Asymmetric Algorithms

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Asymmetric Algorithms:


Asymmetric algorithms use different keys to encrypt and decrypt data. An example of asymmetric encryption is public key cryptography. Public key cryptography uses two keys that form a key pair called the public key and the private key. The key that encrypts the plaintext cannot be used to decrypt the ciphertext. The public key encrypts the plaintext, and the private key decrypts the ciphertext.

  • Public key: provided to those who send you encrypted data.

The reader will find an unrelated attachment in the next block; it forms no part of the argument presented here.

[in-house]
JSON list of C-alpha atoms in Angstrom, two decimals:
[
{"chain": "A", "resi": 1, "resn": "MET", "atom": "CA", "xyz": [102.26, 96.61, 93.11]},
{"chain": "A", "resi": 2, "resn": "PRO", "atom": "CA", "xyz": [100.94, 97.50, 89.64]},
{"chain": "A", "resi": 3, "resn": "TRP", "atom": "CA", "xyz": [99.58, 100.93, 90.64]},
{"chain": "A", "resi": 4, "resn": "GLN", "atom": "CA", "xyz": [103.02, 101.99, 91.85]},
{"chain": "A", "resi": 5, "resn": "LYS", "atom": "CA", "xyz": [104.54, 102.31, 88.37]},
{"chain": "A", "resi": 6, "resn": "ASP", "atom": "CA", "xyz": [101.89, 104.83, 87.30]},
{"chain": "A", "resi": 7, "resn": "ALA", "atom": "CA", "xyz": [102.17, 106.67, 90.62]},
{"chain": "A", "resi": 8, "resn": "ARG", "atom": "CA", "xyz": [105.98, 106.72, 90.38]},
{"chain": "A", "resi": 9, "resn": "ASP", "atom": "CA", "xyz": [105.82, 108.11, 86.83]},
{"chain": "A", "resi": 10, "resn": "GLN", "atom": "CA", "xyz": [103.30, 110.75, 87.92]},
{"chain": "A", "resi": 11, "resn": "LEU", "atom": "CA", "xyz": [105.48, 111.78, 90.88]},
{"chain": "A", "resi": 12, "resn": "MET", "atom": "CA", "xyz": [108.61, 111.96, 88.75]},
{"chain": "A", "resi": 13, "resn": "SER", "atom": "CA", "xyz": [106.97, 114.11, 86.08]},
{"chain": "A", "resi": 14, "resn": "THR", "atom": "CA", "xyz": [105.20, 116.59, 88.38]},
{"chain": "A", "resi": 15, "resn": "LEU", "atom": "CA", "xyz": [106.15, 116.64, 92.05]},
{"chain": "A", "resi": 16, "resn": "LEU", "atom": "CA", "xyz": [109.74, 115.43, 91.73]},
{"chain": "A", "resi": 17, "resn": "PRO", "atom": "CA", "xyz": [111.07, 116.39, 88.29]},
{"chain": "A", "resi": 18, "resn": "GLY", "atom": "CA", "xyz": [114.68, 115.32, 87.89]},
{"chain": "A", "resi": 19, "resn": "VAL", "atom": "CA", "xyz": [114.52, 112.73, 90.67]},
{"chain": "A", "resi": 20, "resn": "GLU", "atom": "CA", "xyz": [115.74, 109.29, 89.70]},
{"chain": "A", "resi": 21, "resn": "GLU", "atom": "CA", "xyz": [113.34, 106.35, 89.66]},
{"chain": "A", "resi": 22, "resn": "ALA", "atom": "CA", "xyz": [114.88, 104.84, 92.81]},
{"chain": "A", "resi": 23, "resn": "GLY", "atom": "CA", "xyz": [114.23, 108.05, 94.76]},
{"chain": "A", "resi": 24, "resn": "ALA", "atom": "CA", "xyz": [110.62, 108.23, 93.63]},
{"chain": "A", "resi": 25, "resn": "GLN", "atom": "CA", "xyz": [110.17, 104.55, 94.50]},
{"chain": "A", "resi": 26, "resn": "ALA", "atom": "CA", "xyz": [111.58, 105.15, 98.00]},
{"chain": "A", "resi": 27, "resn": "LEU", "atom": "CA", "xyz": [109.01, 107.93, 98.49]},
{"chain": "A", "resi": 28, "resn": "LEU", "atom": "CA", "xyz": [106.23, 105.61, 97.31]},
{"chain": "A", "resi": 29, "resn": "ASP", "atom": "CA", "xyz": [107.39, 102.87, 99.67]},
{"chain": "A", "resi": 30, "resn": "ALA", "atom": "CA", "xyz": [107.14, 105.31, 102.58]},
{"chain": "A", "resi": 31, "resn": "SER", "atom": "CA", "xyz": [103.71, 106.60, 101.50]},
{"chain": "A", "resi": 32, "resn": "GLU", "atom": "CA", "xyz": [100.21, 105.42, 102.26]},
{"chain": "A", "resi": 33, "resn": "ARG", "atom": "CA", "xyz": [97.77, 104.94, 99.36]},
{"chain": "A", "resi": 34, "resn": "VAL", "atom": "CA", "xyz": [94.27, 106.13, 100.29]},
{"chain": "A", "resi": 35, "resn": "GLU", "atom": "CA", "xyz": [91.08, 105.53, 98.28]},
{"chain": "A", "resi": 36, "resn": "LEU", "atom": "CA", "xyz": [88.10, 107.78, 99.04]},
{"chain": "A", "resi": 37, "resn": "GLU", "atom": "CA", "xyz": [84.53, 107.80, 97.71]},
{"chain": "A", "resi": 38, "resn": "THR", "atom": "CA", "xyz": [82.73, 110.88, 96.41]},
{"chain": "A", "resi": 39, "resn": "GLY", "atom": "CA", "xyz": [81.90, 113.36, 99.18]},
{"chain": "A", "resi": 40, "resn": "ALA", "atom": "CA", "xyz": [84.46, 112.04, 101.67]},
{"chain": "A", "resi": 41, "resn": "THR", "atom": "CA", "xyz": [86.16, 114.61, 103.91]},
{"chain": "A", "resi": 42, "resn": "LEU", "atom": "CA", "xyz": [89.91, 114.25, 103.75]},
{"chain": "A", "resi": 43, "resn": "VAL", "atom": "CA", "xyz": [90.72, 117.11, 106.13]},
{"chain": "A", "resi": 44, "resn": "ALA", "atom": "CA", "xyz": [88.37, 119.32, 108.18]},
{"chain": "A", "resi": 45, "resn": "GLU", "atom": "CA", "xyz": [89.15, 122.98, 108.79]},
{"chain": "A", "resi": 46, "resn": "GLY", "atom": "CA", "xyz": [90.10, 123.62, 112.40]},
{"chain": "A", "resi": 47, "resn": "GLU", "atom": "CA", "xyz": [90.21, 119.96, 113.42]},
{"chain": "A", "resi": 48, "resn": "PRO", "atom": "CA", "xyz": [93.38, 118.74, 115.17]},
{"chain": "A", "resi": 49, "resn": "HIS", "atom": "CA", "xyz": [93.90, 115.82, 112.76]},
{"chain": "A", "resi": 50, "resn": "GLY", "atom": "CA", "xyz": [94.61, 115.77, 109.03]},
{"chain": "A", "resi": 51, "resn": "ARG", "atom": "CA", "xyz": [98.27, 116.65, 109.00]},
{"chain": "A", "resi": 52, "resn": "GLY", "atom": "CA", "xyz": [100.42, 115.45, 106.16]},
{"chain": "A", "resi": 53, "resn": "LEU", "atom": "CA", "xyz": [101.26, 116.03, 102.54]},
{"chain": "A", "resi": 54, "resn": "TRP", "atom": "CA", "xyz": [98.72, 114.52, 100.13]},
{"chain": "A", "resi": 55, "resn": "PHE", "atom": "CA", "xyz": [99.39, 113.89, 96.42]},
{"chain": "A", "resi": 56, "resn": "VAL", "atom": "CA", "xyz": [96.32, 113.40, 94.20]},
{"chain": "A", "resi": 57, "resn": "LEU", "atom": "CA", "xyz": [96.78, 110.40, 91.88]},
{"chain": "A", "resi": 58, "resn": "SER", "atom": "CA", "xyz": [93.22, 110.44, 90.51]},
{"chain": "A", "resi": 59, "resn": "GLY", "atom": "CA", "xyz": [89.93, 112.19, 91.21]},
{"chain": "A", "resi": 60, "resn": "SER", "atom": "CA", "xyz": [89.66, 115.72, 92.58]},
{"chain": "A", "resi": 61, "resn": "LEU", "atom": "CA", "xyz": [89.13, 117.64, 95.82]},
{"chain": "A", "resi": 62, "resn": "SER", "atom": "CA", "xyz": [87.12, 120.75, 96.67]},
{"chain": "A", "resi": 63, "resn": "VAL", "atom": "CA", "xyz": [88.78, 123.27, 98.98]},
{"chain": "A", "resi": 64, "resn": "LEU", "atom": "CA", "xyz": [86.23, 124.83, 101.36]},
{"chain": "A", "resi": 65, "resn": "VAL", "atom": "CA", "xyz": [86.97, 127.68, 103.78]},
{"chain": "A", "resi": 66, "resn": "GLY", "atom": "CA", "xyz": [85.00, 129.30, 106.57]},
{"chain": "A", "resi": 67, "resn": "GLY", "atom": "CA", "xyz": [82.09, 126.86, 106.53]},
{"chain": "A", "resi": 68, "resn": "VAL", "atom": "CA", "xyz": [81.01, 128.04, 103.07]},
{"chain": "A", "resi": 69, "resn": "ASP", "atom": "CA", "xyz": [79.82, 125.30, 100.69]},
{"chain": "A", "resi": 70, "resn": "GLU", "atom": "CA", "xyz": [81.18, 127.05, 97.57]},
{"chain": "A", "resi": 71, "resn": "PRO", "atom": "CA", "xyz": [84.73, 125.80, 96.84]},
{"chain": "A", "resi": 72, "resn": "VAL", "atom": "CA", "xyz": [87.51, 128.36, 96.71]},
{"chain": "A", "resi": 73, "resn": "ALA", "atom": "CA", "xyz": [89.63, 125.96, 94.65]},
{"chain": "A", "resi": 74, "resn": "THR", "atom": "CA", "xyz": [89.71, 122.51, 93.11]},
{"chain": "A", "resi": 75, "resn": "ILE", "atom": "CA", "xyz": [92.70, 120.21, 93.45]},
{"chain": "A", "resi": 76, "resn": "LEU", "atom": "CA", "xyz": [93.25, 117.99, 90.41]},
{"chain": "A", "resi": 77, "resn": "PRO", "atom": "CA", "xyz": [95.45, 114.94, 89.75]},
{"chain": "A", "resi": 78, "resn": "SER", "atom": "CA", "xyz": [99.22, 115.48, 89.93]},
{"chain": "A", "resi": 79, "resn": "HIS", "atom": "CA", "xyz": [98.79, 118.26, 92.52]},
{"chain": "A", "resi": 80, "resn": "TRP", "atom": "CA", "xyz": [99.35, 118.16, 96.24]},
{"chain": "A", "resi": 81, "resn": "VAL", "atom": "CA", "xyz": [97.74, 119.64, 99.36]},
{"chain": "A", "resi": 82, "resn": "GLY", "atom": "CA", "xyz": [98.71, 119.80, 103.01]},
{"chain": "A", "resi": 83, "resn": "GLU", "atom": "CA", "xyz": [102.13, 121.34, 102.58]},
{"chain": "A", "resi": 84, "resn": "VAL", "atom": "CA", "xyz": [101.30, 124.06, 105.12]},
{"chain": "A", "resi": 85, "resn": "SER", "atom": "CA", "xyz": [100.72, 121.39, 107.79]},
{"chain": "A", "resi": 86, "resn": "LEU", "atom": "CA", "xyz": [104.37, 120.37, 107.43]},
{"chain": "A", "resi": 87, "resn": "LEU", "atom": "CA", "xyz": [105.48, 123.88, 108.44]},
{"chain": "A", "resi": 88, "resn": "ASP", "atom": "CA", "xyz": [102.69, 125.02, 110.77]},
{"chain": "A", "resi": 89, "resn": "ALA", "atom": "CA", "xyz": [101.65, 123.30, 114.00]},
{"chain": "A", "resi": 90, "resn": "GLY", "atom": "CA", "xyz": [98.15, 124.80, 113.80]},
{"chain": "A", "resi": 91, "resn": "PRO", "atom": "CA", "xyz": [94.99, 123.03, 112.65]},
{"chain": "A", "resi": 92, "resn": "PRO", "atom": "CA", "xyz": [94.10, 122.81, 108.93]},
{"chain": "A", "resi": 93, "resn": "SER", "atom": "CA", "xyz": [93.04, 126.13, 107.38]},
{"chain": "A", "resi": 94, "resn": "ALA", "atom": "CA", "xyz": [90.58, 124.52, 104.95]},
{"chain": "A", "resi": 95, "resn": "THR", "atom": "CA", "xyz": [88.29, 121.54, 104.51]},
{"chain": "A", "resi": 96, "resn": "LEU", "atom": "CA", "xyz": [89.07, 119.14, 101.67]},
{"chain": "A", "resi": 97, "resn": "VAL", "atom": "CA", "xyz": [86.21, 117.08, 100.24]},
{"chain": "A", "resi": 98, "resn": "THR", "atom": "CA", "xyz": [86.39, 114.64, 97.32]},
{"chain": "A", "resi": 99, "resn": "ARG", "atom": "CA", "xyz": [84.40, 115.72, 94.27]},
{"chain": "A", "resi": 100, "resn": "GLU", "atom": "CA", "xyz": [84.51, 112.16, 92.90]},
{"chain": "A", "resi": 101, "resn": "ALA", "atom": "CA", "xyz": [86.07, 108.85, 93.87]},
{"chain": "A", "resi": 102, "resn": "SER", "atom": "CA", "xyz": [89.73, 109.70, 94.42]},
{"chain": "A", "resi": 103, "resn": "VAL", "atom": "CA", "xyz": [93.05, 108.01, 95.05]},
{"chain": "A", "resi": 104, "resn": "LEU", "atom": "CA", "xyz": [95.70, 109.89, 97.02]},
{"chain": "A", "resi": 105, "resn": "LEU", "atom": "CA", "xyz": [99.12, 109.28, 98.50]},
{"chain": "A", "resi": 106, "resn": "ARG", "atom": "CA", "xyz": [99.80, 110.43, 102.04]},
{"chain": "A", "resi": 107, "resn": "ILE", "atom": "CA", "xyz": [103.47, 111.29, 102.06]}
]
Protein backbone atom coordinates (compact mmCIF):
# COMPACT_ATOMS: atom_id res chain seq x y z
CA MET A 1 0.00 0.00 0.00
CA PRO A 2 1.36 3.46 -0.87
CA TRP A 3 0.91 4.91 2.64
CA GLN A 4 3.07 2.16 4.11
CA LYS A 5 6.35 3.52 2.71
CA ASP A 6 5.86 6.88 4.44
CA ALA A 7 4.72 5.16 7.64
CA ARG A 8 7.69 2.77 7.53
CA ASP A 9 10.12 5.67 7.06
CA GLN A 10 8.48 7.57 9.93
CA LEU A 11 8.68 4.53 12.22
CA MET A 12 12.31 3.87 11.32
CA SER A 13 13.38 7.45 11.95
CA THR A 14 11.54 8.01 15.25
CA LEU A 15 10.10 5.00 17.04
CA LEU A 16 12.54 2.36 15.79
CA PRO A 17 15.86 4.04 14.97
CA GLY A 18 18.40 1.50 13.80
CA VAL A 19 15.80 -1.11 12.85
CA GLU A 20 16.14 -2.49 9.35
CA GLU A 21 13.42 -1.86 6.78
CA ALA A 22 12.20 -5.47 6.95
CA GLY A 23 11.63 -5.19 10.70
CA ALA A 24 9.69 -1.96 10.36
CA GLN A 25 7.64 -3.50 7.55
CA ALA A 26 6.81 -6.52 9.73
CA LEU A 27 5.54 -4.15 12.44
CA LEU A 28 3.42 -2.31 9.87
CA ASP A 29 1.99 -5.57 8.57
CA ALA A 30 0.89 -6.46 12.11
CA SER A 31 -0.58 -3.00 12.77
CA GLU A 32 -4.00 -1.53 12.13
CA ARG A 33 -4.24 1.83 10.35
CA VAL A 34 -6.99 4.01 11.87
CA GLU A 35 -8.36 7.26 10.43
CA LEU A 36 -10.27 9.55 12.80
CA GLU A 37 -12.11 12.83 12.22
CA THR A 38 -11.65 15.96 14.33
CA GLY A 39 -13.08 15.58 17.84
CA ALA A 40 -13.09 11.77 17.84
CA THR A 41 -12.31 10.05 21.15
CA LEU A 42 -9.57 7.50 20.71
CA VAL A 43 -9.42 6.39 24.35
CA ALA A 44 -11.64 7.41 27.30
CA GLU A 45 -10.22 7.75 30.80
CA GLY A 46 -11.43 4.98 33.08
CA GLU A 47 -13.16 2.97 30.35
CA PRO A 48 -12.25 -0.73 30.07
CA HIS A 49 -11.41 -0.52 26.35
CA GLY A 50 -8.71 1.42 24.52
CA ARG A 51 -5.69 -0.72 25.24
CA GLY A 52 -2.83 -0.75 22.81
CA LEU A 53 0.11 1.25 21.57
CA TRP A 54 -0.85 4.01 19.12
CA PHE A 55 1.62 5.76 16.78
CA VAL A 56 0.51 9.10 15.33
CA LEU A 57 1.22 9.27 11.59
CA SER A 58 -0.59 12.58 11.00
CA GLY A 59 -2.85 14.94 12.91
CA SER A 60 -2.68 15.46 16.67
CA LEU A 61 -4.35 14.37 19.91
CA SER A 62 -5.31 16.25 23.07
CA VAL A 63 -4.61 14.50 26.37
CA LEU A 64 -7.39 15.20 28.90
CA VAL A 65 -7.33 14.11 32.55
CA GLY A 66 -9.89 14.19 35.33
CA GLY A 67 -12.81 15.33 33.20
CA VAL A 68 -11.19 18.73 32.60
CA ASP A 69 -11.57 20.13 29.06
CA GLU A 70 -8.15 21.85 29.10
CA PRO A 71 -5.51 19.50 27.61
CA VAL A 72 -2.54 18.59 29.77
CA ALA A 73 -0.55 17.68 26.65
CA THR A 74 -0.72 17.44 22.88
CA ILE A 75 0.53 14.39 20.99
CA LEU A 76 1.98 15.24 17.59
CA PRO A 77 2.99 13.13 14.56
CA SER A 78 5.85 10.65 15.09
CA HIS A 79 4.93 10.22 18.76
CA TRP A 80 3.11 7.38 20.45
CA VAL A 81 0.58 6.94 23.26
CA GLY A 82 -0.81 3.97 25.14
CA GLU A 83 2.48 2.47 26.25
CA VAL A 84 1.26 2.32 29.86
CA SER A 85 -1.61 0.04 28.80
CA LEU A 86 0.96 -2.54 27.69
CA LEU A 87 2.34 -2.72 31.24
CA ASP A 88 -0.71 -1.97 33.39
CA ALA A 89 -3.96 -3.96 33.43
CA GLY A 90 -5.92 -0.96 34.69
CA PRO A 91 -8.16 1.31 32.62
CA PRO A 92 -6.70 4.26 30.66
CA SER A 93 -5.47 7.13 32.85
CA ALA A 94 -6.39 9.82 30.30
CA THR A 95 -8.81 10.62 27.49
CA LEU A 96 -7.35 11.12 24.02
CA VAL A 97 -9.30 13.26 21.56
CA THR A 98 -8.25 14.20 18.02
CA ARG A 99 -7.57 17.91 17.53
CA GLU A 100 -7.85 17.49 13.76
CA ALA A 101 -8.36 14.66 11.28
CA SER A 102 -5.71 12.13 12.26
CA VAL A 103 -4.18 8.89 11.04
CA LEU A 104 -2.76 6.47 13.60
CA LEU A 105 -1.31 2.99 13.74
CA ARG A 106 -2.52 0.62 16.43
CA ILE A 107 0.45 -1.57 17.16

• Private key: a key in the sole possession of the user. When a plaintext message is encrypted using the public key, only the possessor of the private key can decrypt the ciphertext. When a plaintext message is encrypted using the private key it can be decrypted by anyone who has the public key. There is absolute certitude the plaintext message originated with the possessor of the private key. Asymmetric keys provide authentication, integrity, and nonrepudiation. They can also support confidentiality when used for key management.

There are pros and cons to using asymmetric keys:

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